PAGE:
Escape Games brings ‘limitless’ fun to real-world gaming

Brook and Mike Hill are the owners of Limitless Escape Games in Stockton. The business is an immersive gaming experience.

STOCKTON — Are you smarter than Sherlock Holmes? Can you lift a pirate’s curse? Would you be able to heist the world’s biggest diamond?

Visitors to Limitless Escape Games can answer these questions by engaging in scenarios that pit their wits against clue-filled rooms. And they keep coming back for more.

Barely open a month at the Stockton location, the theme-based gaming experience has been attracting curious passersby, people on date nights and hardcore gamers looking to best theirs and others’ scores.

Mike Hill, 35, stumbled on the concept while on a business trip to Austin, Texas, a few years back. He was instantly hooked, going back to play again as soon as he’d finished his first game.

Clues can be found in simple objects found throughout the adventures at Limitless Escape Games.

“I instantly fell in love … this was the coolest thing ever,” Mike Hill said. “I was with my work partner. We were talking about it at lunch, and we were like, ‘hey, do you want to go again?’”

Mike Hill began traveling to Los Angeles and other areas to play more of the games. His wife, Brook Hill, suggested opening one of their own since he loved it so much.
They took a chance on the gaming experience and opened a location in Livermore, which began operating on Feb. 8, 2017. Although the location attracts a bevy of players, the majority of its clientele is comprised of co-working groups from tech-based companies looking for team-building exercises.

“It started in Asia and Europe, and it’s huge there, and it’s slowly made its way from there to the East Coast where it’s really popular,” said Brook Hill, co-owner of Limitless Escape Games. “It’s slowly making its way to the West Coast now.”

Brook Hill, 32, estimates that since opening the doors Dec. 22, 2017, on the Lincoln Center location in Stockton, they’ve had about 1,200 players. In Livermore, the numbers are a little harder to judge, estimated in the tens of thousands.

“It’s just a really great business model. It really took off,” Mike Hill said. “I never owned a business before. My parents have owned a bunch, so they have an entrepreneurial background.”

Did this chap perish protecting pirate booty? Gamers can find out at Limitless Escape Games in Stockton.

Mike Hill’s parents encouraged him to pursue the idea.

There are currently three games available to play at the Stockton location (the same for Livermore), and two more will be added this spring. Players can choose from Pirate Adventure, Bank Heist or Sherlock Holmes. The two new games will be Virus Outbreak and Wizard School.

The overall goal of each game is to uncover clues that will reach the main objective, whether solving a murder mystery, lifting a curse or stealing a giant diamond, thereby escape the rooms each game takes place in. Oh, and it must be accomplished in an hour.
Most people prefer to play the games in groups, though there are those who play alone. Help and hints are only a word away, as a Game Master, such as Wes Decker, monitors the progress of every player, feeding them ideas when needed.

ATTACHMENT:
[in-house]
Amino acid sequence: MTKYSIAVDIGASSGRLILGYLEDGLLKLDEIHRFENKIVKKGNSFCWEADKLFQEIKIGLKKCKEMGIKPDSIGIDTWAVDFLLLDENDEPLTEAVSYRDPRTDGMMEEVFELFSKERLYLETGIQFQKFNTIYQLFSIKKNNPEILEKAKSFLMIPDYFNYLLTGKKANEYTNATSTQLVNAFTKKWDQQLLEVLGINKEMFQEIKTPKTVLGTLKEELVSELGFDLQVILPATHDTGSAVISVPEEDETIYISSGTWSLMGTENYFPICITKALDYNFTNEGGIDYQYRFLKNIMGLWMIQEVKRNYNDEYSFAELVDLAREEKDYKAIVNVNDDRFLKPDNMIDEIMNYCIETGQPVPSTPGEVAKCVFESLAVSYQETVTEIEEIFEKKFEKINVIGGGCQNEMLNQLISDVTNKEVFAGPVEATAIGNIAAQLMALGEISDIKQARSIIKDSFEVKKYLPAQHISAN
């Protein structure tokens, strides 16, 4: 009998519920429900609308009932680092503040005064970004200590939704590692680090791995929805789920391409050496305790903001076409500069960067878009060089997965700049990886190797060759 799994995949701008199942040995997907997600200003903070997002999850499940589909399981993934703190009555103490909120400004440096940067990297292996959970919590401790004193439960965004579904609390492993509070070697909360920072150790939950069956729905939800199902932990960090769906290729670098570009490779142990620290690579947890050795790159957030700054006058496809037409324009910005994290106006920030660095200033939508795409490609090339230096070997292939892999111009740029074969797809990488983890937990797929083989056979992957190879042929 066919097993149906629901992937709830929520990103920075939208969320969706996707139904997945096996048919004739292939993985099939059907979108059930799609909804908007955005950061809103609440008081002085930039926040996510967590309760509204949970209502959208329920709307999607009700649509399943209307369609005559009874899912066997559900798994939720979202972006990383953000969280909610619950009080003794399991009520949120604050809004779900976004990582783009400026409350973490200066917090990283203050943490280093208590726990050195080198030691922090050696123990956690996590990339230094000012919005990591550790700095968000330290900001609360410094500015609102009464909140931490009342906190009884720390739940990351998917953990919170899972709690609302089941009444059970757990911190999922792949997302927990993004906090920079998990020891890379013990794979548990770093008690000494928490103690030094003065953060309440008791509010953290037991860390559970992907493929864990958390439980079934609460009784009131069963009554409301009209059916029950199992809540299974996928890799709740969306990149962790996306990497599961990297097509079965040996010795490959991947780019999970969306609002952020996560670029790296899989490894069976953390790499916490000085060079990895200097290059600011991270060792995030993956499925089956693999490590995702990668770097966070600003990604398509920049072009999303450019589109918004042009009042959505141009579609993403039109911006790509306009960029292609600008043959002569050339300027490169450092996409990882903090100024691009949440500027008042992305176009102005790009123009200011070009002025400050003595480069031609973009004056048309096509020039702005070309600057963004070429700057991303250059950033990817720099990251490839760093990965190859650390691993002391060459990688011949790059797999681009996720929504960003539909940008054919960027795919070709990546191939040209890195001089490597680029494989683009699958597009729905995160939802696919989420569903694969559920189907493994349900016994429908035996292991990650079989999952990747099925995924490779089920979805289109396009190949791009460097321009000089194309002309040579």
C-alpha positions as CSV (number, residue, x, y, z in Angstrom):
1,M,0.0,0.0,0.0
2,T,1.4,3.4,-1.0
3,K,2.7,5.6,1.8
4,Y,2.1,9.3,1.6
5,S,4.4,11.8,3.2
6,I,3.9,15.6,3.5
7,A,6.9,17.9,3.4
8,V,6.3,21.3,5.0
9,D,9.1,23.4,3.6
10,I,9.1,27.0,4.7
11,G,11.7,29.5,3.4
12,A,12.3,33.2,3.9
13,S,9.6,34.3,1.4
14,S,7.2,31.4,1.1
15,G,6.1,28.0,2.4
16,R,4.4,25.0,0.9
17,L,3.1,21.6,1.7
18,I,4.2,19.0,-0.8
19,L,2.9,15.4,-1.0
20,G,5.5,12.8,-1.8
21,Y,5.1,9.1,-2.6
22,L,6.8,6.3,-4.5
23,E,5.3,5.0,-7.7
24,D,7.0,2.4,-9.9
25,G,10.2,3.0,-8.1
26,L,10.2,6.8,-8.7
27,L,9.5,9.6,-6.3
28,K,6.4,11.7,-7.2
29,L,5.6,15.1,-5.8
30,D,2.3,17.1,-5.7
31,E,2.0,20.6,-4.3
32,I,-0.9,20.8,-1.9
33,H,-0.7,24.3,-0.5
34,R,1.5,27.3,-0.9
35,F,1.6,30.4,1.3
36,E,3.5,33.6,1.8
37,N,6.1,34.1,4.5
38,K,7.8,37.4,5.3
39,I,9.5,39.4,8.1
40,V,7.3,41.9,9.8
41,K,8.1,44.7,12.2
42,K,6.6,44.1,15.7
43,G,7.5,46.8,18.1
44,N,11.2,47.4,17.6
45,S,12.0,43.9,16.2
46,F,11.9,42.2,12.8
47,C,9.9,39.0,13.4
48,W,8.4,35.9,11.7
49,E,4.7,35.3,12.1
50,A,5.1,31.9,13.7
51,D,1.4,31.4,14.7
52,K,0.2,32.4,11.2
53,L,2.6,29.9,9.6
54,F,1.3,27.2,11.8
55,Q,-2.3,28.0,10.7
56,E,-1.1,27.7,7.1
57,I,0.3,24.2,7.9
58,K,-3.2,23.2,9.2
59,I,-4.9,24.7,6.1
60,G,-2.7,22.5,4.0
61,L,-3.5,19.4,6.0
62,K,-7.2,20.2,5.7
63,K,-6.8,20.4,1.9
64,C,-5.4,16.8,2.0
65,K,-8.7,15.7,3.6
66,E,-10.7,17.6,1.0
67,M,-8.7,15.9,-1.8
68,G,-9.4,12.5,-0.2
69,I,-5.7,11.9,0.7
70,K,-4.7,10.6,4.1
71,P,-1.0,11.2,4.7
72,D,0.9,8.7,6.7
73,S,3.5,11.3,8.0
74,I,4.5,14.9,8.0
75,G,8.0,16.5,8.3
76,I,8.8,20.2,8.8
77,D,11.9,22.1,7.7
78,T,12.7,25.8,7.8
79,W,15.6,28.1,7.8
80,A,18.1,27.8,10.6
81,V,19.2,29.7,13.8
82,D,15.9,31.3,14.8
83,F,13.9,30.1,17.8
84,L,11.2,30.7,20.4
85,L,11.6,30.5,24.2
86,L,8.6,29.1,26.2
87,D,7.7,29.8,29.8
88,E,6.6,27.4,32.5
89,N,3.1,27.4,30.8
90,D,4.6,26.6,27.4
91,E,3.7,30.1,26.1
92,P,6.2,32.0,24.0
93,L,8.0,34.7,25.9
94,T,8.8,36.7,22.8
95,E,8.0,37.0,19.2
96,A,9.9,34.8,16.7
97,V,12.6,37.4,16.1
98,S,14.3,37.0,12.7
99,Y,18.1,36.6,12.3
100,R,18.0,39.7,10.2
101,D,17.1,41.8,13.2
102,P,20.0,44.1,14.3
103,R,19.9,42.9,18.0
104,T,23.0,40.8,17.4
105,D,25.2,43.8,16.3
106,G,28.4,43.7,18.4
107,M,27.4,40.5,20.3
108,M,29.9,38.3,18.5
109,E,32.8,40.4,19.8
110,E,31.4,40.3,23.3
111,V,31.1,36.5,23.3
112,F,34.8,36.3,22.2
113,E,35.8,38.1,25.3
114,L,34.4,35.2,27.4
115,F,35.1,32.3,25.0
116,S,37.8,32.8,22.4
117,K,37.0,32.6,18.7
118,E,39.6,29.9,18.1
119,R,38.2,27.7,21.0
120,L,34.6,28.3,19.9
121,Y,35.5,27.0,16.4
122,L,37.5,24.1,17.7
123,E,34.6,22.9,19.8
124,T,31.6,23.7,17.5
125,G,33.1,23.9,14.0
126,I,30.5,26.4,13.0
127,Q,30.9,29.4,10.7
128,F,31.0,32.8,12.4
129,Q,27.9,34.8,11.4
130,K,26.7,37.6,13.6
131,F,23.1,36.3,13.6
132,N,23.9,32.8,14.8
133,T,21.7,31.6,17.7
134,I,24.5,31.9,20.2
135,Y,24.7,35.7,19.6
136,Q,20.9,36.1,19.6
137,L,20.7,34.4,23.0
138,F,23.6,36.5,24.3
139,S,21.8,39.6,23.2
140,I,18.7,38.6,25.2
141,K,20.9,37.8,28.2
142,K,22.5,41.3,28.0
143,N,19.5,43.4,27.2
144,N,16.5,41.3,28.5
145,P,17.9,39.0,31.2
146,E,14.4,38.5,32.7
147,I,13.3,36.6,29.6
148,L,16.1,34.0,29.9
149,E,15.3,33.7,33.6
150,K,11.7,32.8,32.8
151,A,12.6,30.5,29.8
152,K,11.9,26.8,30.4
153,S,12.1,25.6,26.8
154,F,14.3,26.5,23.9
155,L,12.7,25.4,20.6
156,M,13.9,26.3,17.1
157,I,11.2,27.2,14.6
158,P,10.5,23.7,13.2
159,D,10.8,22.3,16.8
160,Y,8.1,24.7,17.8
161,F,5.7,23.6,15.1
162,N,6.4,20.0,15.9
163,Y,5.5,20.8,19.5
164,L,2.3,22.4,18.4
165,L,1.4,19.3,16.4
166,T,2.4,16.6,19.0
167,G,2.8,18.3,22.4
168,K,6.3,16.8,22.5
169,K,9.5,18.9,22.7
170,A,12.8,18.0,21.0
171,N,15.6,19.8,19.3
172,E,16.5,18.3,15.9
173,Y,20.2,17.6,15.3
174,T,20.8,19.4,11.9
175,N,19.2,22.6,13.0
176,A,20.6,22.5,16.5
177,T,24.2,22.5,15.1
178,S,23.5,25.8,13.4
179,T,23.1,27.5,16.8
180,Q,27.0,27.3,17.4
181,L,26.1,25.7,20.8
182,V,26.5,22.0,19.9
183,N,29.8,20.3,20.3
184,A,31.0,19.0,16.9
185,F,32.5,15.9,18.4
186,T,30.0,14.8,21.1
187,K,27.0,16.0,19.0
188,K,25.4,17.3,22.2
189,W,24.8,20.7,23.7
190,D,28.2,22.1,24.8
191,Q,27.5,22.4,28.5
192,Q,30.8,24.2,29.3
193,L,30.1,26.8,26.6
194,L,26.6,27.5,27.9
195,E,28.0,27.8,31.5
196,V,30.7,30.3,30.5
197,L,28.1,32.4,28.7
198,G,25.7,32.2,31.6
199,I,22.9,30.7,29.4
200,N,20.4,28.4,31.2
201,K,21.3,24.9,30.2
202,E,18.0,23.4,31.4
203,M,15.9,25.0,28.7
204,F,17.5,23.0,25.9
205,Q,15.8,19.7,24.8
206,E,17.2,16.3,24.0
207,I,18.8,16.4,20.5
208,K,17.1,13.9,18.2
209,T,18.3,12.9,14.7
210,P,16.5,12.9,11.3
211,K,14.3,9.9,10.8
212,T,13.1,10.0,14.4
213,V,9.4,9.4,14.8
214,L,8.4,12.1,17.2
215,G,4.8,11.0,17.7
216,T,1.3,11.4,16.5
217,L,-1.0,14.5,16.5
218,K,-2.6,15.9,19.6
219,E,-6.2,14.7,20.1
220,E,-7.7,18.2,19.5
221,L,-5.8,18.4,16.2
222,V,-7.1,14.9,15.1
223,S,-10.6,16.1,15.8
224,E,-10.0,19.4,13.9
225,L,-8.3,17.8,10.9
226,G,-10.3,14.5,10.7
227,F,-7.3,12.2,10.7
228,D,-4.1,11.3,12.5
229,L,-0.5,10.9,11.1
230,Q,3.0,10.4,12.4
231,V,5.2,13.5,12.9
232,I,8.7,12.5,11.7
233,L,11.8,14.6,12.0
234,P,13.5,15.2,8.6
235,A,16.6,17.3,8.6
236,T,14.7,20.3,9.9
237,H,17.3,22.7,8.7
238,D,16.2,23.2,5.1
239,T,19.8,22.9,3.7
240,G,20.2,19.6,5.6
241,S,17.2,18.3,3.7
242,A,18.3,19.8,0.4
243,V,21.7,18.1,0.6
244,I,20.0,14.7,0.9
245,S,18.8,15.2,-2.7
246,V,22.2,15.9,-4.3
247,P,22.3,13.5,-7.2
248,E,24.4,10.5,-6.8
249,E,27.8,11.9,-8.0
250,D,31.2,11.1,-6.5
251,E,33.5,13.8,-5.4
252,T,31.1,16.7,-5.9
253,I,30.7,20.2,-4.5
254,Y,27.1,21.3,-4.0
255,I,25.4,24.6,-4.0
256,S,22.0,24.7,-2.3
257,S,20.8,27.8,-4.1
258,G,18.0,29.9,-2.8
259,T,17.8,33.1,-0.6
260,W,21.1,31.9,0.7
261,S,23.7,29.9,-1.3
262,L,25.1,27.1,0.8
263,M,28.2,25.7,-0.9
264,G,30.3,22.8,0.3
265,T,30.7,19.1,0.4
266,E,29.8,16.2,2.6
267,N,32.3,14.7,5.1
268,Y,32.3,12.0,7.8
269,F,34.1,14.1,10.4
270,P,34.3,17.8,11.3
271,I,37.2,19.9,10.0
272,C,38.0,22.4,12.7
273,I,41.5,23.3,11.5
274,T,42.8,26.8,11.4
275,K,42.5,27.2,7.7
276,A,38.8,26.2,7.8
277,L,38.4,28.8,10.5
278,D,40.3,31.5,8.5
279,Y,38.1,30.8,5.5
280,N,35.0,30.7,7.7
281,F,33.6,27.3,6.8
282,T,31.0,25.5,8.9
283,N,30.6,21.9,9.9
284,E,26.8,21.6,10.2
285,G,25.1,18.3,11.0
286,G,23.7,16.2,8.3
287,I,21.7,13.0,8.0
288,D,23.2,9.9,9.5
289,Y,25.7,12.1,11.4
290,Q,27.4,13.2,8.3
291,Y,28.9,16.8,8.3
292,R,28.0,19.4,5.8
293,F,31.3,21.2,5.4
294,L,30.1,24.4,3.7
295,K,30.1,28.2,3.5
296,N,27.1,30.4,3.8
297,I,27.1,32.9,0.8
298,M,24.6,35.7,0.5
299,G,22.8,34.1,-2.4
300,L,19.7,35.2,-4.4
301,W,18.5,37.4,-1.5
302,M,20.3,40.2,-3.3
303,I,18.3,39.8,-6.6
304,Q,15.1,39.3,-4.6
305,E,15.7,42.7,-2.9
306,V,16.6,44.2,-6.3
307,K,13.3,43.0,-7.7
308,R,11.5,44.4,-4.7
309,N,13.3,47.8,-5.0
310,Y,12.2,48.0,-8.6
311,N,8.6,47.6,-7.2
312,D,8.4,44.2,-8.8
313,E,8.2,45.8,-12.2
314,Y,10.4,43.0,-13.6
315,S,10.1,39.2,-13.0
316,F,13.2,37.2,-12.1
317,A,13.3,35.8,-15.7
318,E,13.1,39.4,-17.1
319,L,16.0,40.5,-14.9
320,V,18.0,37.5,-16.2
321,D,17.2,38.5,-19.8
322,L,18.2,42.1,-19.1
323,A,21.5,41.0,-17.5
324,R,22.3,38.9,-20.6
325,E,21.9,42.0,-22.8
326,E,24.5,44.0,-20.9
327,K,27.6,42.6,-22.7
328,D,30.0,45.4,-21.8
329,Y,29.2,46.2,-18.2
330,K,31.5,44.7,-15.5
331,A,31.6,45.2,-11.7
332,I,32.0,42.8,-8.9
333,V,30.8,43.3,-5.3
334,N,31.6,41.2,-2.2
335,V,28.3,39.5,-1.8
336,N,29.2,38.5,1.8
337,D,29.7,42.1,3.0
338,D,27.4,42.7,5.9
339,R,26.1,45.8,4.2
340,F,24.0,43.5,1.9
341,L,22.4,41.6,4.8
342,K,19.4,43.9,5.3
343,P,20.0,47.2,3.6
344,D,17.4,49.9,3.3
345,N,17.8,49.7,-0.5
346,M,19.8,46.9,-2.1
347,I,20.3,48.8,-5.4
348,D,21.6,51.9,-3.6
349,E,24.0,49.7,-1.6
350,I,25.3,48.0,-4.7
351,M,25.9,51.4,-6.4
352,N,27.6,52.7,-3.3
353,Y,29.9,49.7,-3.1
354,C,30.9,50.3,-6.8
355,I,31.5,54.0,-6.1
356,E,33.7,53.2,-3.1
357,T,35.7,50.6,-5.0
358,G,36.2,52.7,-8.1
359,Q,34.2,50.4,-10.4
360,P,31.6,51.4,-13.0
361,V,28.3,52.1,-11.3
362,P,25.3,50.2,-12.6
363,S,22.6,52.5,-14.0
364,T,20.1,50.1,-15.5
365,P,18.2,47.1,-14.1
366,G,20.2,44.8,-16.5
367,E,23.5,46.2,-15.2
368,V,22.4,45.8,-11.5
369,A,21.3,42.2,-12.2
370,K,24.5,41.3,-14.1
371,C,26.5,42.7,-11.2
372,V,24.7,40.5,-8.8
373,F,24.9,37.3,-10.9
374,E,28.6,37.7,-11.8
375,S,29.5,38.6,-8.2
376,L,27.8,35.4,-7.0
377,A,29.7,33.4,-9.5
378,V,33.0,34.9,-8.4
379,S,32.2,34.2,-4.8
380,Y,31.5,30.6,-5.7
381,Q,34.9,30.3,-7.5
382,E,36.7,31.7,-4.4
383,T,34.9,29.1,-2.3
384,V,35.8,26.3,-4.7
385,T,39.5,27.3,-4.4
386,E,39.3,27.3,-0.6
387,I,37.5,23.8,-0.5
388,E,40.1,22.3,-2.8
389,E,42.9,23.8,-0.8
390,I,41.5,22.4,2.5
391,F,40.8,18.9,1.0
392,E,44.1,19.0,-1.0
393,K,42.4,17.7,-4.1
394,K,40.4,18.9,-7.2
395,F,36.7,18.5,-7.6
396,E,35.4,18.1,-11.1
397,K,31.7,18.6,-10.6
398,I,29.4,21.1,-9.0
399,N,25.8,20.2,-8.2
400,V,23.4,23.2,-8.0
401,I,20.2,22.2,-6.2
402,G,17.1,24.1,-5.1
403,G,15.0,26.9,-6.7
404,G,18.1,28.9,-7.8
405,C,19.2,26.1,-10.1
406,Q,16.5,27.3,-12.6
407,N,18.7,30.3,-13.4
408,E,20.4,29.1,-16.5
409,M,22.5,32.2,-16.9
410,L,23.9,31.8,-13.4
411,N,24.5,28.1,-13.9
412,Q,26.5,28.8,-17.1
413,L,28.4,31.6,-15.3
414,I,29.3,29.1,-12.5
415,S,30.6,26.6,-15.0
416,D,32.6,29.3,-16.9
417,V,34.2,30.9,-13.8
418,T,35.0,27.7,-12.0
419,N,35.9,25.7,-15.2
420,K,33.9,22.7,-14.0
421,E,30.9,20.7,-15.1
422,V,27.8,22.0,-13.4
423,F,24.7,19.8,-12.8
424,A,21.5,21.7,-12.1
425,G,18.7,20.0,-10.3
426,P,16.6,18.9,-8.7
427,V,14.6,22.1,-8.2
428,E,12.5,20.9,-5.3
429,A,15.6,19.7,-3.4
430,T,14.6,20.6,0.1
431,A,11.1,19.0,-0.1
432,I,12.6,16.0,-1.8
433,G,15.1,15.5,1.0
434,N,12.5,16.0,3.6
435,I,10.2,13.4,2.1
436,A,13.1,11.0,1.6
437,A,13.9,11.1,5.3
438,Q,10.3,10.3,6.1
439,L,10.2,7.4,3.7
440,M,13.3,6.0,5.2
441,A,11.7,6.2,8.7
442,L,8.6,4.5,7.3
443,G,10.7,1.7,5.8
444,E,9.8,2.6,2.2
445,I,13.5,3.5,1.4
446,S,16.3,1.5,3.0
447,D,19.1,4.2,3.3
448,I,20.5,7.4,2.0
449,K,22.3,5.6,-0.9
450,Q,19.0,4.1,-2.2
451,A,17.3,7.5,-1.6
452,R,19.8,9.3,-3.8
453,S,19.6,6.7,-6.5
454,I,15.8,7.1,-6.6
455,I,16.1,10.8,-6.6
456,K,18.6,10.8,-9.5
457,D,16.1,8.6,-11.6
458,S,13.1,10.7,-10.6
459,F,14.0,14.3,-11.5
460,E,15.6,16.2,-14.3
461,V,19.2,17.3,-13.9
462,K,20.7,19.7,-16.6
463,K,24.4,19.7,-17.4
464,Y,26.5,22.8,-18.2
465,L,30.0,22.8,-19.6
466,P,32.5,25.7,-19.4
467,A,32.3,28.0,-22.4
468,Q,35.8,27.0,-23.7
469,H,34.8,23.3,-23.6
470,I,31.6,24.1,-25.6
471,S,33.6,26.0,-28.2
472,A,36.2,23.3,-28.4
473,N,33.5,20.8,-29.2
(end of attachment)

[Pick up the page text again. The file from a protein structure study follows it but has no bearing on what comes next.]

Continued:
“The games are designed for you to be in a team and working together, so the more the merrier,” Brook Hill said. “But there are the people who are enthusiasts, so you never know.”

“It really depends on the group. We designed it to be an hour for up to 10 people to try to get out,” Mike Hill said. “One person trying to do what 10 people do in an hour is really hard, but we have people come in that are just savants at puzzles.”

Mike Hill went on to say such gamers will have things like braille and Morse code memorized, which can help in the unlocking of some of the clues. Engineers from Google played the Sherlock Holmes adventure in Livermore — a game the Hills thought would be impossible to solve in under 50 minutes. The engineers solved it in 17 minutes. He thought they would be miffed because of the ease of solving the game.

“They came out and were like, ‘that was awesome,’” Mike Hill said. “They go around and set records at escape games.”

Gems and coins are among the treasures to be found in the Pirate Adventure game.

Limitless Escape Games keeps its fare family friendly, and the doors to the games are never locked, unlike some more intense gaming outfits.

“Escape room is what the genre is called, but ours aren’t so much escape. Ours are family-friendly focus,” Mike Hill said. “Some of the ones in L.A., they’ll literally put you in a coffin, lock the coffin and lock the room. We don’t even lock the door. Ours is more adventure-based and task-oriented.”

Those interested in learning about the adventures can go to and watch story videos explaining each one. The gaming rooms are designed to reflect the era of each storyline. Mike Hill said their goal is to make each experience as immersive as possible.

“I’d say that’s the biggest differentiator,” Brook Hill said. “I think the think that really sets us apart is the immersiveness. When you step into Sherlock’s apartment, you feel like you’ve stepped back in time. When you step into Pirates, you feel like you’re in a cave in a pirate ship. It’s very much the feeling you get when you visit Disneyland.”


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